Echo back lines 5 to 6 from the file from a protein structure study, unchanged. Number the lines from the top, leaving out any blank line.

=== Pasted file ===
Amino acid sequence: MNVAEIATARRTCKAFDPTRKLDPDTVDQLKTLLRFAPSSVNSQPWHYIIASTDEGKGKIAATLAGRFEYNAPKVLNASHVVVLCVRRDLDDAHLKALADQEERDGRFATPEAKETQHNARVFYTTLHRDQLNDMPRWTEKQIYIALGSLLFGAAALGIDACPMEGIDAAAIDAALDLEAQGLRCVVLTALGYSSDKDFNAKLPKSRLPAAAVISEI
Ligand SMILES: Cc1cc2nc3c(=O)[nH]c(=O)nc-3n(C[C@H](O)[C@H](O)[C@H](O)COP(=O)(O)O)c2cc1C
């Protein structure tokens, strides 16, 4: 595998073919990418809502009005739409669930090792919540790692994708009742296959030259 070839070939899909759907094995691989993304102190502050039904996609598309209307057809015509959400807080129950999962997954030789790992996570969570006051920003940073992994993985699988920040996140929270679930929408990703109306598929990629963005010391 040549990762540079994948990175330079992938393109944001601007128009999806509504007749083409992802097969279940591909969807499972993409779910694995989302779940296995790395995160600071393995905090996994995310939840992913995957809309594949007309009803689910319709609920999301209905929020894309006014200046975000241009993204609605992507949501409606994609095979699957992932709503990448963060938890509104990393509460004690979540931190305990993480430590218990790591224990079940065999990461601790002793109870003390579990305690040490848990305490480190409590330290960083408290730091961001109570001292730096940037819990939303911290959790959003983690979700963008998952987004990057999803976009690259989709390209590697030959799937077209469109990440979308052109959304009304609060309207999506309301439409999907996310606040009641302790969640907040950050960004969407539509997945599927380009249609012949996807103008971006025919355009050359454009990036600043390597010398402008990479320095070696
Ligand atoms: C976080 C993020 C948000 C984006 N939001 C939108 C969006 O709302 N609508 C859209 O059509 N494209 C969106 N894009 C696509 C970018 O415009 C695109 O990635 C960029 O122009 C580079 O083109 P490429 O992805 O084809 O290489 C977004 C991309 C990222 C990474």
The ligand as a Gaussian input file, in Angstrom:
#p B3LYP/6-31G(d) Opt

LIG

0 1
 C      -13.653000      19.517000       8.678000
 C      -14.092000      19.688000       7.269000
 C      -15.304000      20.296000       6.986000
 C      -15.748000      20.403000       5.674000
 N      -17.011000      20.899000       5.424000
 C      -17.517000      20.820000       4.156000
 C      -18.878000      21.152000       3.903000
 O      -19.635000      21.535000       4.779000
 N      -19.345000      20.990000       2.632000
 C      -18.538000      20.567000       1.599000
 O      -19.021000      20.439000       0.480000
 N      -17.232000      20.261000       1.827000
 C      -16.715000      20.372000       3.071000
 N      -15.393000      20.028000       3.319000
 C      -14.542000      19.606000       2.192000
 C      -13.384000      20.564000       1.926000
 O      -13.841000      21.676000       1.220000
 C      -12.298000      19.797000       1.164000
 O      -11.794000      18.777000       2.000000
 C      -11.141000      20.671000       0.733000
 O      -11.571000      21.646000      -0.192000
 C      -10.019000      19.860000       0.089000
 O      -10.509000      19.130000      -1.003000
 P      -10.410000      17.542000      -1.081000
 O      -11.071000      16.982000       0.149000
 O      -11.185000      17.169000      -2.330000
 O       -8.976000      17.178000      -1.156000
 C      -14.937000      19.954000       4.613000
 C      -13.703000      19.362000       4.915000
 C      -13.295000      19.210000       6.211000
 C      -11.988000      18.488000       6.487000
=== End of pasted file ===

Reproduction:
The ligand as a Gaussian input file, in Angstrom:
#p B3LYP/6-31G(d) Opt